Communicating Science on Social Media

Tomorrow night in the Preparing the Future Professoriate class we are participating in a “Communicating Science” workshop. While this workshop will focus on improvisation games to increase oral communication skills, another area for science communication I believe is important is via social media. Here are a few:

1. Communication is your responsibility. Who is the ultimate “consumer” of your research? For many of us, if we get down to it, the ultimate mission of our work is to positively impact people in some way. Unfortunately, researchers rarely communicate the findings of their work to the lay population. Manuscripts published in traditional scientific journals are often locked behind paywalls. Those that are freely available via Open Access platforms and publishers are still rarely accessible since the discipline specific jargon is a barrier for anyone not in that specific field.

2. It’s where the people are. Especially young people. About half of young Americans get their news from…Facebook. Yup, Facebook! I heard someone (I forget who now) say, “If you’re trying to communicate, but you’re not on social media, you’re like a tree falling in an empty forest – yes, you’re making noise, but no one is listening”. So get on-line and get in to the conversation!


3. Unqualified people are the go to source. Not to name names on this one, but folks with a large social media presence tend to be used frequently as a source for nutrition information [my field], despite lack of qualifications and accuracy of information. I imagine this is the case in other disciplines as well. Scientists need to be out there on these social media networks to help spread accurate information and correct misconceptions.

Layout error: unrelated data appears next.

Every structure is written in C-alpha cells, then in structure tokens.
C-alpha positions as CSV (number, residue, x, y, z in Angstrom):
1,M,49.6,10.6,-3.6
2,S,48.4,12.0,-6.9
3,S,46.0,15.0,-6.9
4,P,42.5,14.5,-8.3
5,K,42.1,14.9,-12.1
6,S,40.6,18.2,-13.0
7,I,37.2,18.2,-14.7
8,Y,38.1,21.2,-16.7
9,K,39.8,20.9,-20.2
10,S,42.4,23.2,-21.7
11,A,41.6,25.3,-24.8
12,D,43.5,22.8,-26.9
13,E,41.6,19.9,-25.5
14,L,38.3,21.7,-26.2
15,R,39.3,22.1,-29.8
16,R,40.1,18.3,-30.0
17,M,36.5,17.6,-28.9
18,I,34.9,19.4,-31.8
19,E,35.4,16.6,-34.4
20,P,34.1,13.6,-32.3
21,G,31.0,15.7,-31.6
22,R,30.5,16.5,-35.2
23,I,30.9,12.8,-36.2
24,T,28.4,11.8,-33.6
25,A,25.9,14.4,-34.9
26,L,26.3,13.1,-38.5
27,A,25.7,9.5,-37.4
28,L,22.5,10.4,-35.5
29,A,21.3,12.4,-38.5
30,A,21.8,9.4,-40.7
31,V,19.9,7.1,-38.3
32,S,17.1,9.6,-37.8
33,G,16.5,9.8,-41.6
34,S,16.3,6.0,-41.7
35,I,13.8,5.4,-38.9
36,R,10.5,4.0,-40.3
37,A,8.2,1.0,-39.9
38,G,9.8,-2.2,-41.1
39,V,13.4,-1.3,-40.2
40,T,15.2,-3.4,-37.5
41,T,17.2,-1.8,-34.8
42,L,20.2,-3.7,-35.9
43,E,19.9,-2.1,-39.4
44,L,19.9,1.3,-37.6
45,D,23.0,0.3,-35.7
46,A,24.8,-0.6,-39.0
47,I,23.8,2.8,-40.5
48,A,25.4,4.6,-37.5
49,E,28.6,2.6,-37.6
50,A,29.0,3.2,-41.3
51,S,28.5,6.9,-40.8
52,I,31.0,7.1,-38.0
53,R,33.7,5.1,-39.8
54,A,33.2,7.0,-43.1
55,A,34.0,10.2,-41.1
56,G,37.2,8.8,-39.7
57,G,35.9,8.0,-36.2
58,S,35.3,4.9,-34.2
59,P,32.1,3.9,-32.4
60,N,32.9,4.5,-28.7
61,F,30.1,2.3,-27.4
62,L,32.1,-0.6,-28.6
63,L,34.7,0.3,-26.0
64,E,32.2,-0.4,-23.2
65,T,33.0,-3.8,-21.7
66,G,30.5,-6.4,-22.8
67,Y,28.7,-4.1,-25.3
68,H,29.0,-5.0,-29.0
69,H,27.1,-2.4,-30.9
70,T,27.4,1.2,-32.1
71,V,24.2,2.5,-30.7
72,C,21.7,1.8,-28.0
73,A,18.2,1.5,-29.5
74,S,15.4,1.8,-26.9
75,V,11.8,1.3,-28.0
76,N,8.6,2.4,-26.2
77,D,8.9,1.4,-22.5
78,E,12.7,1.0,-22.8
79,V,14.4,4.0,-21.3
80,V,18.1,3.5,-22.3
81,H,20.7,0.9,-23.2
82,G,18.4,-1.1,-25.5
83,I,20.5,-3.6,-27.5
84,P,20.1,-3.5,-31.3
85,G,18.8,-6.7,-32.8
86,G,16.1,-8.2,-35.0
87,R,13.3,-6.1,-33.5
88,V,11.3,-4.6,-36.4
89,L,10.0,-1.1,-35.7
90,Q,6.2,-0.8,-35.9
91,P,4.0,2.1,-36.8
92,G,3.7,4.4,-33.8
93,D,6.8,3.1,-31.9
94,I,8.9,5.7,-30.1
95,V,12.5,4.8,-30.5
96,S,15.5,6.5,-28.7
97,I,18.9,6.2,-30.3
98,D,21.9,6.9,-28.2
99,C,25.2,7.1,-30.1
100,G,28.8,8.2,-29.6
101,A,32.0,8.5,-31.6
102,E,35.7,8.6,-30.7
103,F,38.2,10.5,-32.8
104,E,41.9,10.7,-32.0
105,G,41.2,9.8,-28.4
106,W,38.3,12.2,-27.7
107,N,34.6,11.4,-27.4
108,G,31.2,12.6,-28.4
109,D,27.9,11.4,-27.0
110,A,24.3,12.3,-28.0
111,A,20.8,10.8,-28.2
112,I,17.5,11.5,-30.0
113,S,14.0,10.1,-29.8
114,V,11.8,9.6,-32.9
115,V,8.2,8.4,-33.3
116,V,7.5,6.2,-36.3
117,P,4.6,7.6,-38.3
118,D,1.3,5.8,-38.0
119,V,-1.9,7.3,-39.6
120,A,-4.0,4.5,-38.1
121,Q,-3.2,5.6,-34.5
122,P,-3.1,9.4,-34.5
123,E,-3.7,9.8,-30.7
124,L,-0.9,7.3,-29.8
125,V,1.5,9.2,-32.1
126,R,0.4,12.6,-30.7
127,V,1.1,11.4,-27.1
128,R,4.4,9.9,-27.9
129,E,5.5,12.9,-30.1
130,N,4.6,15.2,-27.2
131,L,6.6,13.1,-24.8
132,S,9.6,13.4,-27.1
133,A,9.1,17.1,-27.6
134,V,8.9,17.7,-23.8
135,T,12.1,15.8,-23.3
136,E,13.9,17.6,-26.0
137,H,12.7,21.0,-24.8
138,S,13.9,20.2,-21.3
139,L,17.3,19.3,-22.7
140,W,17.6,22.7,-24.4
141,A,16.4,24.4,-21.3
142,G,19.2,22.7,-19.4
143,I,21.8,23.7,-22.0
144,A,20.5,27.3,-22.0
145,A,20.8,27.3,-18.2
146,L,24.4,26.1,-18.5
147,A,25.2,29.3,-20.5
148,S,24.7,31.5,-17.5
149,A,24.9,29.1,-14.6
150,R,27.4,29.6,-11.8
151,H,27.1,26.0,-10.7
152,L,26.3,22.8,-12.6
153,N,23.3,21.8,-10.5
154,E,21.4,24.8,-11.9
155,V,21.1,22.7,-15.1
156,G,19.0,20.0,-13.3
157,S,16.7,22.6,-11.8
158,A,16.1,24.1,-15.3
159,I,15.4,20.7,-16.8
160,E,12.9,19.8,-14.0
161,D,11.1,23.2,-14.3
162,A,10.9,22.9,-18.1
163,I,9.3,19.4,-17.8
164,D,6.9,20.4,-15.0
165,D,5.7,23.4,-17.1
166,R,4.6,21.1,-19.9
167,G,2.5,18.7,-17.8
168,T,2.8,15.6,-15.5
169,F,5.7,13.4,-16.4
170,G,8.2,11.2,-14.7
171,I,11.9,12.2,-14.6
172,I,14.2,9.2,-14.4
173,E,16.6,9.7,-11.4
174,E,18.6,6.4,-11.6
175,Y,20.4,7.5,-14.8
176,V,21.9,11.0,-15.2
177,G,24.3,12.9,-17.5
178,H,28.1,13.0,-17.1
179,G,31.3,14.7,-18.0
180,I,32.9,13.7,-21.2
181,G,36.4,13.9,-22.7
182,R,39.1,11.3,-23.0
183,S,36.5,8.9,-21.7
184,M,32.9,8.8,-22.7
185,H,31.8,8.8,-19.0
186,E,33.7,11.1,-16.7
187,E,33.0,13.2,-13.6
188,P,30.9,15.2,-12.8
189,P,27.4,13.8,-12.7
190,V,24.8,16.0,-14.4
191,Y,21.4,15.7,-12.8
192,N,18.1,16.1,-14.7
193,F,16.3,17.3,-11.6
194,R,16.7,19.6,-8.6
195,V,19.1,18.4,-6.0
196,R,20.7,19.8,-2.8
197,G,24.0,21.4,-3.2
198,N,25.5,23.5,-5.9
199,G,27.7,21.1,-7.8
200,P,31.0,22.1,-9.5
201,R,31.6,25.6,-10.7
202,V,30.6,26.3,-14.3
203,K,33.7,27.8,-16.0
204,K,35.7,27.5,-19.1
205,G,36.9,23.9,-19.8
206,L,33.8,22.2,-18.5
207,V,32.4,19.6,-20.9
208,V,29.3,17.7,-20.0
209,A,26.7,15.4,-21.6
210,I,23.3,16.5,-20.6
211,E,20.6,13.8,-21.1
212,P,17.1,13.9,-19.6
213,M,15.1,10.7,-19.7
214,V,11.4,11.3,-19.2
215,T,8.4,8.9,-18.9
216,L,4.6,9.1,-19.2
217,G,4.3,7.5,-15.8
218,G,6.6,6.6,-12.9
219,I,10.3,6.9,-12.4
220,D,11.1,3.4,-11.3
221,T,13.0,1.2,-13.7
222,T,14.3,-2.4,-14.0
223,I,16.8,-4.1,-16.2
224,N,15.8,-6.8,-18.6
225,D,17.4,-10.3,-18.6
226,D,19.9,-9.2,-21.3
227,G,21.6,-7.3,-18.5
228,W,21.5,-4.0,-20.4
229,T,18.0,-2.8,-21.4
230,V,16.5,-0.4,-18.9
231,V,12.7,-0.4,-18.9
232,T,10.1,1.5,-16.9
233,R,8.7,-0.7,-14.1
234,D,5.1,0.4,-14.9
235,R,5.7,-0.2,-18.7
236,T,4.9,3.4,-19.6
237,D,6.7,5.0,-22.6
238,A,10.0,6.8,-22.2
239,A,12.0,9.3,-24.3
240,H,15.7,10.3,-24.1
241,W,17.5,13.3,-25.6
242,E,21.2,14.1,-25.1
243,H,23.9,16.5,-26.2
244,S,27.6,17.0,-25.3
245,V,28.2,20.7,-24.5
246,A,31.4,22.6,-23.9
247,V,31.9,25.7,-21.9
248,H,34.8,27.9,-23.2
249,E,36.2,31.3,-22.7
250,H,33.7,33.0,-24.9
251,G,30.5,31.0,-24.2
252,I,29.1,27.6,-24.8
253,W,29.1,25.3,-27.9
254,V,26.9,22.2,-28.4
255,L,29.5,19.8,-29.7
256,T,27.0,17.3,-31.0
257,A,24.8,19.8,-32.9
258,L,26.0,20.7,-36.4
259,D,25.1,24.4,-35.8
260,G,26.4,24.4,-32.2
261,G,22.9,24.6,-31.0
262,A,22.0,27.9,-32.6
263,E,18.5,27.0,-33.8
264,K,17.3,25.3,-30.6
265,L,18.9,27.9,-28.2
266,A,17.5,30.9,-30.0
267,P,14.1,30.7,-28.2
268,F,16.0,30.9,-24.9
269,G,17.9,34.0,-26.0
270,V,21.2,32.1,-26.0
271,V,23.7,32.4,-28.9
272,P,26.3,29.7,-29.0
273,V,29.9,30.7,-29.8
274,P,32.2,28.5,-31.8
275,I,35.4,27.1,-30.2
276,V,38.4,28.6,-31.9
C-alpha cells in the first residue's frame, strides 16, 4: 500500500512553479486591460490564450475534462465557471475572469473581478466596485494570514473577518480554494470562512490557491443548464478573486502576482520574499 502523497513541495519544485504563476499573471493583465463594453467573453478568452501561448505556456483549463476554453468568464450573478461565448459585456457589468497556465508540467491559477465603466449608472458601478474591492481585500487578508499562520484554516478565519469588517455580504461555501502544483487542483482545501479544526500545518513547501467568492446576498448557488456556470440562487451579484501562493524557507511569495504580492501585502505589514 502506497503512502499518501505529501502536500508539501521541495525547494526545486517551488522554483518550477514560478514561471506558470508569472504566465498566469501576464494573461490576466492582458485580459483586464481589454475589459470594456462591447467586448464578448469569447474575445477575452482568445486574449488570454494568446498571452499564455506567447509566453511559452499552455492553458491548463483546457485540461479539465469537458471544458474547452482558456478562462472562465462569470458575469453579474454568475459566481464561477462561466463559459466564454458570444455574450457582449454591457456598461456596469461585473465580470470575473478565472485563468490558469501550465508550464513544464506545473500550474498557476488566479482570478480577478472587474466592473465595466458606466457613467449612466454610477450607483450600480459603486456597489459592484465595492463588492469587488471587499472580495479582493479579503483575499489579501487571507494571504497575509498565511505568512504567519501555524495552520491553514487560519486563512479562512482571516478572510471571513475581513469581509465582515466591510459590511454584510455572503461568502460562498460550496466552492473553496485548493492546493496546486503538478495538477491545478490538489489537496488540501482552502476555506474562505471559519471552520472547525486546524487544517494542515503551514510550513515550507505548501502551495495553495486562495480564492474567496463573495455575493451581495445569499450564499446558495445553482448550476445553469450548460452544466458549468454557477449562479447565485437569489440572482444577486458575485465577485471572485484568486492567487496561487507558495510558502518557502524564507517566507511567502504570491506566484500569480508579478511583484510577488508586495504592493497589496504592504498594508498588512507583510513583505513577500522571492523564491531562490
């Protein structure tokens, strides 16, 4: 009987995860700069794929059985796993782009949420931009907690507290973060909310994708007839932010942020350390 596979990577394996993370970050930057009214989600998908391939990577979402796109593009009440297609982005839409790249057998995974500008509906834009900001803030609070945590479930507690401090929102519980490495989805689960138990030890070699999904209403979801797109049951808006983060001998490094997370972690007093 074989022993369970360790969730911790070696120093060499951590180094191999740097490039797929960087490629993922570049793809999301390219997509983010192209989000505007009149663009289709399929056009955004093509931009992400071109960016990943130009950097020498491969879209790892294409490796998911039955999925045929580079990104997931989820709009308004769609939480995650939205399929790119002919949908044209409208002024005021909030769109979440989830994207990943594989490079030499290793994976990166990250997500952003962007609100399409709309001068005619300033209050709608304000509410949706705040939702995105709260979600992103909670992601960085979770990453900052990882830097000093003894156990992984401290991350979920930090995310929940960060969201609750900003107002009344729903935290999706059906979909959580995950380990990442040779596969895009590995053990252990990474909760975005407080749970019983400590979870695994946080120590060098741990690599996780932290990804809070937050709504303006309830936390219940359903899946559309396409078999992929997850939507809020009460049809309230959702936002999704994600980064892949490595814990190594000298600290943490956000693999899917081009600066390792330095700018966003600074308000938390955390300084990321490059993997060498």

4. Increase the spread of your research. The more your work is promoted via social media channels, the greater the likelihood of it: being shared with those who will benefit from the findings; picked up by media sources; and cited by other scientists. And really, who among us doesn’t want to increase our h-index?


Personally, I’m drawn to Twitter as my main channel for communicating research and nutrition/exercise information via social media. This is partly because of the brevity of this channel (combined w/ my current lack of time to blog more about my field) and ability to link to outside content. However, the primary reason I utilize Twitter is because the majority of conversations on food, diet, health, and nutrition topics occur on Twitter. Therefore, for my field, using Twitter makes the most sense.

What social media channel is the most heavily utilized in your field of study? Do you have accounts you regularly maintain for professional purposes on social media channels? If not, what hesitations do you have about doing so?



A PhD Student at Virginia Tech. This blog was created as a class requirement for Contemporary Pedagogy - Spring 2013. 

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